Pyrotechnic composition of metal powder, which serves as fuel, and metal oxide / From Wikipedia, the free encyclopedia

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Thermite (/ˈθɜːrmt/)[1] is a pyrotechnic composition of metal powder and metal oxide. When ignited by heat or chemical reaction, thermite undergoes an exothermic reduction-oxidation (redox) reaction. Most varieties are not explosive, but can create brief bursts of heat and high temperature in a small area. Its form of action is similar to that of other fuel-oxidizer mixtures, such as black powder.

A thermite mixture using iron (III) oxide

Thermites have diverse compositions. Fuels include aluminium, magnesium, titanium, zinc, silicon, and boron. Aluminium is common because of its high boiling point and low cost. Oxidizers include bismuth(III) oxide, boron(III) oxide, silicon(IV) oxide, chromium(III) oxide, manganese(IV) oxide, iron(III) oxide, iron(II,III) oxide, copper(II) oxide, and lead(II,IV) oxide.[2]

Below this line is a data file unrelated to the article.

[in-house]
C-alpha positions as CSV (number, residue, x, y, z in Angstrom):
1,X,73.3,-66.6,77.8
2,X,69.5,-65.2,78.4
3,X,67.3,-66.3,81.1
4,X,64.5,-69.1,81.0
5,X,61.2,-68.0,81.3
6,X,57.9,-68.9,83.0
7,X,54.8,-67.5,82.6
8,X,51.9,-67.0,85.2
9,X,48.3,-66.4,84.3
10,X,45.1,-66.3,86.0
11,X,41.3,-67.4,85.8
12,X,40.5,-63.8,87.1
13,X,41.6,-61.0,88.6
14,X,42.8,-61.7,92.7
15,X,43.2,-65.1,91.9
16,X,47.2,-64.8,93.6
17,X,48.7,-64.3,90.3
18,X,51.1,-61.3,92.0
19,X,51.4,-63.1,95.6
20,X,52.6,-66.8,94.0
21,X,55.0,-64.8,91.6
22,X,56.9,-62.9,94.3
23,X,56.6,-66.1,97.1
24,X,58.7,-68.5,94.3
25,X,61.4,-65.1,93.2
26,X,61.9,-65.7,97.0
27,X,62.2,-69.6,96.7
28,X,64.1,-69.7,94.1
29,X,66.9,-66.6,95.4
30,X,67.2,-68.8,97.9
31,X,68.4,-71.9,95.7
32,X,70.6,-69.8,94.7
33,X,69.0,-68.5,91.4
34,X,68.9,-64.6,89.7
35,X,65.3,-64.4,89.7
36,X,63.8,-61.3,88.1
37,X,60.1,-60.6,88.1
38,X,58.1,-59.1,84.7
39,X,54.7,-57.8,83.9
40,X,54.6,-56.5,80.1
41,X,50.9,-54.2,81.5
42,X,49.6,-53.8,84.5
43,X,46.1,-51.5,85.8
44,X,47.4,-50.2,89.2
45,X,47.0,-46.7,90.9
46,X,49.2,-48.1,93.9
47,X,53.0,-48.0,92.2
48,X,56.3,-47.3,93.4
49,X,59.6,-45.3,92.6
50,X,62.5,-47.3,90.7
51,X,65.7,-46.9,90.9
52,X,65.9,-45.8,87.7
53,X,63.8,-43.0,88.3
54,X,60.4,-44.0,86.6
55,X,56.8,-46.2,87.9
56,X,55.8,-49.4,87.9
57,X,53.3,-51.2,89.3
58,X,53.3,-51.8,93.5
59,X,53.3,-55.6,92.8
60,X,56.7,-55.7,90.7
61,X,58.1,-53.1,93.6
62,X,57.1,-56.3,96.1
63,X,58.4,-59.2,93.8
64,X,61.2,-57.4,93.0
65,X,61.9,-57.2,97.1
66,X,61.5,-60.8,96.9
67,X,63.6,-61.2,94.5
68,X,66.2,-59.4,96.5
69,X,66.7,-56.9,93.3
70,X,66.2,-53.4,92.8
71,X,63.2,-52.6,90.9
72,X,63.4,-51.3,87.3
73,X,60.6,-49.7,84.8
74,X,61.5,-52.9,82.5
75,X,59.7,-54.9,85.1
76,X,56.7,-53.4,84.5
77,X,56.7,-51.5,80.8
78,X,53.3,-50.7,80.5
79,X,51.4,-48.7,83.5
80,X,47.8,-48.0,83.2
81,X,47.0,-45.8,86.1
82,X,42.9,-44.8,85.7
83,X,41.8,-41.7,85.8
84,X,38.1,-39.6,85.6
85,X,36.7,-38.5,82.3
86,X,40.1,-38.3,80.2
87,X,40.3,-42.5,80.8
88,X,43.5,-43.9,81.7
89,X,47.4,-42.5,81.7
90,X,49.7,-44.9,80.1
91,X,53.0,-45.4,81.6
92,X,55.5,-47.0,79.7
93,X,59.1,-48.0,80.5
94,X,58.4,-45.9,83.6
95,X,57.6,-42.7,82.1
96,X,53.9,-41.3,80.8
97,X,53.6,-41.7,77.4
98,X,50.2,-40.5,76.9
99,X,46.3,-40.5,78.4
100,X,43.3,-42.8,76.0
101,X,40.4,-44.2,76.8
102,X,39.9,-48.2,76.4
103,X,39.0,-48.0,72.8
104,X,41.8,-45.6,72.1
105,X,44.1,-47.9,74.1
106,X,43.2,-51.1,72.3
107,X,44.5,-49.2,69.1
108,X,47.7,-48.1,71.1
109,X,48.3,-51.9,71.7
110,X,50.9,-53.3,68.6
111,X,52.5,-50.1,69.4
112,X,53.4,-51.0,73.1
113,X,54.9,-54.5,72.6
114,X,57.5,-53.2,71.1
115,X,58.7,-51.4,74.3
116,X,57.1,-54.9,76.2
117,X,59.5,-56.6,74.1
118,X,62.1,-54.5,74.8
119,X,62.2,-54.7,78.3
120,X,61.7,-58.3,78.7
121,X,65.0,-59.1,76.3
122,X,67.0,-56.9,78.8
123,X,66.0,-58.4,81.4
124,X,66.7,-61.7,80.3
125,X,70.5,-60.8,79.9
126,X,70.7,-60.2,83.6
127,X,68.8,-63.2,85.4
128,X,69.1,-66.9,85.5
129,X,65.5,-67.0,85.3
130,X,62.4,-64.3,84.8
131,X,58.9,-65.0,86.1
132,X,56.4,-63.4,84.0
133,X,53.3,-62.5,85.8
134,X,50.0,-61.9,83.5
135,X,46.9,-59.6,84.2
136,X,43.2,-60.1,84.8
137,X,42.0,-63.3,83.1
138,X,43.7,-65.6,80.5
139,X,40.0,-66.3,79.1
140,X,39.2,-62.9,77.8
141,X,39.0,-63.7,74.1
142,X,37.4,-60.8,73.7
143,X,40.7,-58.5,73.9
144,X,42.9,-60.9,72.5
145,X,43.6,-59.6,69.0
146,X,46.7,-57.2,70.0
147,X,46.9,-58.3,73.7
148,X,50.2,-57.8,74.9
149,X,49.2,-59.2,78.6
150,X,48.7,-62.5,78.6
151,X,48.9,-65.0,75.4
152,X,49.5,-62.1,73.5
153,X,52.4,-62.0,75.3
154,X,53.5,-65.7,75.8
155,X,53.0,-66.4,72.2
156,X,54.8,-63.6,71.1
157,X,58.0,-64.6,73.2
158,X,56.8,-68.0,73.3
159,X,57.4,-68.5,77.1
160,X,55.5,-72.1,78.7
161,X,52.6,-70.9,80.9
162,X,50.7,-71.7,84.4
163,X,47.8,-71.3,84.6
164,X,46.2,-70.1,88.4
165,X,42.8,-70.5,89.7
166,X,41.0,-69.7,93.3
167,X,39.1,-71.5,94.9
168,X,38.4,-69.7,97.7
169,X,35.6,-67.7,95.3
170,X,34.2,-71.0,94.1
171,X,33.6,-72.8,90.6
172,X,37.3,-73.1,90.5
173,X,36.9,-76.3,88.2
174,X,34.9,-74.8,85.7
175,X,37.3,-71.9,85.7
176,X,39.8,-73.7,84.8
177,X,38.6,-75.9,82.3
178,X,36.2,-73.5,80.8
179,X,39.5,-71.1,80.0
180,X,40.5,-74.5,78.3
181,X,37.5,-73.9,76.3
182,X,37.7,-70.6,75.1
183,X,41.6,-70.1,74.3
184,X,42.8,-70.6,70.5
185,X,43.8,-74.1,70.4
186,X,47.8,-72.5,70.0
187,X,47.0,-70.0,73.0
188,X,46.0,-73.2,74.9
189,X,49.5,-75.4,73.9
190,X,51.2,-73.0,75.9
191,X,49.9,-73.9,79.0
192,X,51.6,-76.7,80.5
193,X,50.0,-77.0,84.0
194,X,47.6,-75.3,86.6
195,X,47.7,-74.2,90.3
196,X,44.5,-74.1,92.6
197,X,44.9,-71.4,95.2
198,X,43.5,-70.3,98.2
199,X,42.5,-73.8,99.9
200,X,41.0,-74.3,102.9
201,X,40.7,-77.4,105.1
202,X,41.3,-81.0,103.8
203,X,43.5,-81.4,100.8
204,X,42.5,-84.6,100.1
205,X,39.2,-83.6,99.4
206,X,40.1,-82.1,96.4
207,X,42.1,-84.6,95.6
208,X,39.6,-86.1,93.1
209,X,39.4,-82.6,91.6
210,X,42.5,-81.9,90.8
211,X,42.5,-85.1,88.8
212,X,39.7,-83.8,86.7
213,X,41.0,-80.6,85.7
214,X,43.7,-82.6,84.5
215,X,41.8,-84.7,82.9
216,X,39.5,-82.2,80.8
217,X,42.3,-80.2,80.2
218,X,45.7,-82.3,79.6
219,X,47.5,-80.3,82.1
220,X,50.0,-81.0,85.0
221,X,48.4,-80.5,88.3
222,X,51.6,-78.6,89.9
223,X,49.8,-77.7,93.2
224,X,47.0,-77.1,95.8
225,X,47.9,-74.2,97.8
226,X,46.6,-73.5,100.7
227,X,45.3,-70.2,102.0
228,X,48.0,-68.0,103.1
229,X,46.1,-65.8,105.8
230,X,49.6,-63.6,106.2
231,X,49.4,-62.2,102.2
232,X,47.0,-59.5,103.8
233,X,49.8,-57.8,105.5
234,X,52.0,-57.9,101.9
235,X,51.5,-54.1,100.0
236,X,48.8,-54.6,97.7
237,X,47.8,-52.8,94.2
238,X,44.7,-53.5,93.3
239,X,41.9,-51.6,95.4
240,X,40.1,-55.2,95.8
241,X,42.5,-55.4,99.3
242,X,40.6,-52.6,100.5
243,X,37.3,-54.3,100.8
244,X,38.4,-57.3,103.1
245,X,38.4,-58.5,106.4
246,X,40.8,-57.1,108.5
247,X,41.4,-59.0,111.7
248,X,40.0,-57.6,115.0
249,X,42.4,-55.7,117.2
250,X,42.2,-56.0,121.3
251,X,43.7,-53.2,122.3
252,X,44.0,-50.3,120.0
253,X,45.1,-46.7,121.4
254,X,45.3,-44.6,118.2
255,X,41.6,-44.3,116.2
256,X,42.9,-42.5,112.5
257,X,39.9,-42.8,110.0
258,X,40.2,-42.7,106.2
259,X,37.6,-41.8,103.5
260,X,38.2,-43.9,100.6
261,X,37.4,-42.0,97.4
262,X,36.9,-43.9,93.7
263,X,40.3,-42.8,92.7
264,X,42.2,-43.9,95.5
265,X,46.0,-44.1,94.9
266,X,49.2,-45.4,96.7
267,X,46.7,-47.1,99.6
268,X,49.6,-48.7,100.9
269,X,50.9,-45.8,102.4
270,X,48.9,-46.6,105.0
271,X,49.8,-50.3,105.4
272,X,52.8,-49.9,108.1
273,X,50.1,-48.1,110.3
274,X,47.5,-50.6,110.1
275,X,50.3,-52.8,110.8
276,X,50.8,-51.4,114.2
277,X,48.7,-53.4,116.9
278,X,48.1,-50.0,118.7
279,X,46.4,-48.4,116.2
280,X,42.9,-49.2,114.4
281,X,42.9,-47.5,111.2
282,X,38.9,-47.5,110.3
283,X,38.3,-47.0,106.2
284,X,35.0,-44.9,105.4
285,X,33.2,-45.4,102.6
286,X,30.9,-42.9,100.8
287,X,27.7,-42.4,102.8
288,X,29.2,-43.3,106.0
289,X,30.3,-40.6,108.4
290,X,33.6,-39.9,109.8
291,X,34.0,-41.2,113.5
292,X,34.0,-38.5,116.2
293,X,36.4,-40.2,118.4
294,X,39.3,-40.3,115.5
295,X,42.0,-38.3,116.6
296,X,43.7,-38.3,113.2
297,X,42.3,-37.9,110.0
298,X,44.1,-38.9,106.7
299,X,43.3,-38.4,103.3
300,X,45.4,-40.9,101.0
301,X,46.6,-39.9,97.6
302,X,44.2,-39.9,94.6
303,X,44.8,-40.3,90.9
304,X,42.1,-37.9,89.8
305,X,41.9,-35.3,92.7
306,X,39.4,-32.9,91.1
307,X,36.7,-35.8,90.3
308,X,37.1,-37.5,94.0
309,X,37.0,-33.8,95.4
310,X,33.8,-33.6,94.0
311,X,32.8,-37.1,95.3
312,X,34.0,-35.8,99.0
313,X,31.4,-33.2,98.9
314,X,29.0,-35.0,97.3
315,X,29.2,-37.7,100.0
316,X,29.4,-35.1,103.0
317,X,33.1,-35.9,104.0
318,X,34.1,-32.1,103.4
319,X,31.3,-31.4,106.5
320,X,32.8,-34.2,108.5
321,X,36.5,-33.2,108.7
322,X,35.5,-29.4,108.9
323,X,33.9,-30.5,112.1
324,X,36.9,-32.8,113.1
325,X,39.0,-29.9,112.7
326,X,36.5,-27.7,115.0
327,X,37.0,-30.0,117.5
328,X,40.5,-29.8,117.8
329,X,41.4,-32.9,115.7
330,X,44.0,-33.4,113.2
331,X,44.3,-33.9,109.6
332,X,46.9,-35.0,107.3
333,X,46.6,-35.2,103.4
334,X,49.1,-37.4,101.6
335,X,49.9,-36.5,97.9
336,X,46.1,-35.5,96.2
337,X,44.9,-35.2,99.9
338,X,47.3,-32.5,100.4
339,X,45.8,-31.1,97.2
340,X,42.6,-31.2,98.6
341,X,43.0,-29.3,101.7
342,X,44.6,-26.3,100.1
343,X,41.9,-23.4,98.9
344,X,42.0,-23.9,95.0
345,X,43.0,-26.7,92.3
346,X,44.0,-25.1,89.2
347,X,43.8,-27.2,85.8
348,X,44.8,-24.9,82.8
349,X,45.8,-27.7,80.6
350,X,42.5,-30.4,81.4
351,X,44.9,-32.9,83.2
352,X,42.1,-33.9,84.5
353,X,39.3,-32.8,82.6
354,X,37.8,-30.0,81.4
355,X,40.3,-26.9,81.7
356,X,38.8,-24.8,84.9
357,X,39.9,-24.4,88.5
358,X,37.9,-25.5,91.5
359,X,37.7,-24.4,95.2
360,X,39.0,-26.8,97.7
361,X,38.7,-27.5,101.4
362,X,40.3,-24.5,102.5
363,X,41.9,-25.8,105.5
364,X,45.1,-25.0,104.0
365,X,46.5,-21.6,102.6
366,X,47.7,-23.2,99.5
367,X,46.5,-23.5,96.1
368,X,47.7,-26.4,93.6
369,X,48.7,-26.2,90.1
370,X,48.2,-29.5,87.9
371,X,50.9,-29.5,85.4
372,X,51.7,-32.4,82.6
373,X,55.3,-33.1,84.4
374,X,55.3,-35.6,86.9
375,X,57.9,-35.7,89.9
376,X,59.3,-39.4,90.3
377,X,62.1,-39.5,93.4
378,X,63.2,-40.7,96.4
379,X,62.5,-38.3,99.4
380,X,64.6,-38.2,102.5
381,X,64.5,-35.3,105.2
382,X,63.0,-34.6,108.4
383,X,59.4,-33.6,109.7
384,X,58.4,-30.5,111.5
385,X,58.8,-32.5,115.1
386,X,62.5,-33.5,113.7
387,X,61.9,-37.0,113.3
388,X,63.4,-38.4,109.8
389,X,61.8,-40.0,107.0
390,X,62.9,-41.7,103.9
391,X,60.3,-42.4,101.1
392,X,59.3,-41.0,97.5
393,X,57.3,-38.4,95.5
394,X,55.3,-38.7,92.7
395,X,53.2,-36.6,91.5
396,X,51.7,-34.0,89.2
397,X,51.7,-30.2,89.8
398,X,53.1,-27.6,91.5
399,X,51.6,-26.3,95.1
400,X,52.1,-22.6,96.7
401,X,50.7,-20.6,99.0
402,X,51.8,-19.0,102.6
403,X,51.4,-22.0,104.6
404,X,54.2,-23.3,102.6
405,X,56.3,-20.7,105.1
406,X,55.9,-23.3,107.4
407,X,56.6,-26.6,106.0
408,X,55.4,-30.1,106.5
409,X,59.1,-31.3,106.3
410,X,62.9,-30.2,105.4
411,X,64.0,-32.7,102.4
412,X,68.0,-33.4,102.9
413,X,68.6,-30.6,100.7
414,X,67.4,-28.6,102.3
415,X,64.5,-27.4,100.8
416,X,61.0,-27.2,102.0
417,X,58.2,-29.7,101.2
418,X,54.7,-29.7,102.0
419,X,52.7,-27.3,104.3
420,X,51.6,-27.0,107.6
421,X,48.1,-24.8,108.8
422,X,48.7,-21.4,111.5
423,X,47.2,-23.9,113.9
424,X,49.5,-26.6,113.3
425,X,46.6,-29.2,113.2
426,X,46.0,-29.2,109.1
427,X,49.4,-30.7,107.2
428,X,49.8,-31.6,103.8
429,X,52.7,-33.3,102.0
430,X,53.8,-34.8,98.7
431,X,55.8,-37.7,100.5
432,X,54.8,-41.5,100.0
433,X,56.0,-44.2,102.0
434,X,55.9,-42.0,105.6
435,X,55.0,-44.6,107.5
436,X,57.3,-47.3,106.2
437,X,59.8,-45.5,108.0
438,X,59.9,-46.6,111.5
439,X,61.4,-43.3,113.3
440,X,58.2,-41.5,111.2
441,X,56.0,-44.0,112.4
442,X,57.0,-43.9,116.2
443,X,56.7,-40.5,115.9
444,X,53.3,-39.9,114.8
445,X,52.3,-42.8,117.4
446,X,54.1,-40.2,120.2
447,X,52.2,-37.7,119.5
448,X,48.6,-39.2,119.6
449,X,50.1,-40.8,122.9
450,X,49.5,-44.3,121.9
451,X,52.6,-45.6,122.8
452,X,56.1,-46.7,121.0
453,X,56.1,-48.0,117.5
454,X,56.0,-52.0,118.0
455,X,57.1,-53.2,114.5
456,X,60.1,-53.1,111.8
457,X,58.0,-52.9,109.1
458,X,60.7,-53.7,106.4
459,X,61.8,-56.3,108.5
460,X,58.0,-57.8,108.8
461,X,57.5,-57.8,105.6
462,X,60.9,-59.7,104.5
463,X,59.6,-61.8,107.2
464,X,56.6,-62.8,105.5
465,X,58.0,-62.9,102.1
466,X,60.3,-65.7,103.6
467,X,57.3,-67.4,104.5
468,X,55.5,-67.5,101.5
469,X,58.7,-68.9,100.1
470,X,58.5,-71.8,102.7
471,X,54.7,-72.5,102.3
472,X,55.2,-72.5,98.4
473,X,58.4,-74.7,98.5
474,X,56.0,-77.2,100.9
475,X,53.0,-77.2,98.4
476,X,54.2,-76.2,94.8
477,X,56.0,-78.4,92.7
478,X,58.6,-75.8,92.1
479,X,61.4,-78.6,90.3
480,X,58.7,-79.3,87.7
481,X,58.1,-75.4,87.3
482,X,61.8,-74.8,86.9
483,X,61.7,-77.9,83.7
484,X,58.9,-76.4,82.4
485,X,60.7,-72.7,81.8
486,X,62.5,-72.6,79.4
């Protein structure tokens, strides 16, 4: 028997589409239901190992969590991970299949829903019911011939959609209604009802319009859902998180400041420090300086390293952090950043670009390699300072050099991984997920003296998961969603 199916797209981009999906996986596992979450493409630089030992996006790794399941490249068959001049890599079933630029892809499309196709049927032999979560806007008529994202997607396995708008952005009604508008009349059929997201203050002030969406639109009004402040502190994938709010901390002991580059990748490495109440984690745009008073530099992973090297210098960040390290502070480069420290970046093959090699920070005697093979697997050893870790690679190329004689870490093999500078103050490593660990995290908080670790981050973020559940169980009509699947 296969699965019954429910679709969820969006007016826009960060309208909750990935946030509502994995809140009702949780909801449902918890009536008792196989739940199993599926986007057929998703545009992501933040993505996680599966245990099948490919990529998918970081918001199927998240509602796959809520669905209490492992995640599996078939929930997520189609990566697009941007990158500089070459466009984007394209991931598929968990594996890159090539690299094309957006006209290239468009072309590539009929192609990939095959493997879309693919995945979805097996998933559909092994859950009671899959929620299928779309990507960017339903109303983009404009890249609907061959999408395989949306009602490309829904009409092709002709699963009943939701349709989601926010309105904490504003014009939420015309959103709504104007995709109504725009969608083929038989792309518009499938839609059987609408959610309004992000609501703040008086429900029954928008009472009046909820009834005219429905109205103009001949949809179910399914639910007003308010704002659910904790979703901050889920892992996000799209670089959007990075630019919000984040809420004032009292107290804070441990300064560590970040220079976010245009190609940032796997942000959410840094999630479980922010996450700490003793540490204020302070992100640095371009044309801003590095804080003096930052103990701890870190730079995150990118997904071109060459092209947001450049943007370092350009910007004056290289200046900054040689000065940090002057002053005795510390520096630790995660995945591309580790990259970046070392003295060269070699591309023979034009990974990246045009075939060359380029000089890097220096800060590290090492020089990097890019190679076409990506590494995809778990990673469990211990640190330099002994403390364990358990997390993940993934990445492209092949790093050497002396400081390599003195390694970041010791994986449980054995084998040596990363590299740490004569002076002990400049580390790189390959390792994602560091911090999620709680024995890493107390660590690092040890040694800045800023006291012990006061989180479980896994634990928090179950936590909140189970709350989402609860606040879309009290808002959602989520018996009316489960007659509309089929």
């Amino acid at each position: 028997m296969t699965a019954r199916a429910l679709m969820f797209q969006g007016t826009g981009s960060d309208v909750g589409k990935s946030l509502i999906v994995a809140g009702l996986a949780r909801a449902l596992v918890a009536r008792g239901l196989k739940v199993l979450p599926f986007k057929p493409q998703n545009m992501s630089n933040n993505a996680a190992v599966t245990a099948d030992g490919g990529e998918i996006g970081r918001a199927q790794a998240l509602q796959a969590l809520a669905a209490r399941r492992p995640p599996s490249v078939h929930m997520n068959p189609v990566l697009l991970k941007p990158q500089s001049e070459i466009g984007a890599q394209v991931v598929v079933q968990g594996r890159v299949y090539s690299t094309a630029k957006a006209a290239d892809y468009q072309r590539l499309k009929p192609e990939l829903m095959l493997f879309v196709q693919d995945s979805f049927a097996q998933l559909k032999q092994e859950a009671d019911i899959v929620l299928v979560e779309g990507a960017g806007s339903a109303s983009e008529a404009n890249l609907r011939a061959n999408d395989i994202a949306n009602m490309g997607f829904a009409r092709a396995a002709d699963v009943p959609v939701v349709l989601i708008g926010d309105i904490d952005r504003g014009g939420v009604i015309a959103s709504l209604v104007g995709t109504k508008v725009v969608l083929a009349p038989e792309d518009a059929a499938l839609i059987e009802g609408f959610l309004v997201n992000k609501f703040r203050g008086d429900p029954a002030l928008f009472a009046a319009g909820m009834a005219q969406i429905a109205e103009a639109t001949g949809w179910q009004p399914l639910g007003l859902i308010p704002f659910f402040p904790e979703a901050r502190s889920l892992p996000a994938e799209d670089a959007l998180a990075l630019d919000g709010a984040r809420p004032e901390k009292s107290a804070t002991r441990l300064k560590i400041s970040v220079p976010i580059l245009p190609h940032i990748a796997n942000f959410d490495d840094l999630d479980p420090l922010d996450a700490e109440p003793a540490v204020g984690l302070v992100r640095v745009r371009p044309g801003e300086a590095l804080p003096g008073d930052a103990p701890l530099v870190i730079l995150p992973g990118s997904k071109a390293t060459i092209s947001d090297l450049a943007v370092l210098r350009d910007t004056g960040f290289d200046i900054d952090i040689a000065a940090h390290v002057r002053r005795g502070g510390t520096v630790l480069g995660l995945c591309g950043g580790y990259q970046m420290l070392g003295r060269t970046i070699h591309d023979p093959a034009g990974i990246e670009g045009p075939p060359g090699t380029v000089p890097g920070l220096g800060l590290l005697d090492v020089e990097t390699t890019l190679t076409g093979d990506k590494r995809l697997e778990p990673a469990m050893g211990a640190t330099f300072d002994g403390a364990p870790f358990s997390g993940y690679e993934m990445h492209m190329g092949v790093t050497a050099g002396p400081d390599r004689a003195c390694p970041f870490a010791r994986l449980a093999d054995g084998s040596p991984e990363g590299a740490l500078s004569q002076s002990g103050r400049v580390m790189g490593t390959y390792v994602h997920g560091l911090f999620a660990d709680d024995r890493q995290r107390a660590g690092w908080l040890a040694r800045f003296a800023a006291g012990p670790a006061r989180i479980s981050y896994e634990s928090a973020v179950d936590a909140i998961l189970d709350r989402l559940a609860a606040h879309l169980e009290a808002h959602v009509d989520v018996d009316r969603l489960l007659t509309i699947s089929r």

The reaction, also called the Goldschmidt process, is used for thermite welding, often used to join railway tracks. Thermites have also been used in metal refining, disabling munitions, and in incendiary weapons. Some thermite-like mixtures are used as pyrotechnic initiators in fireworks.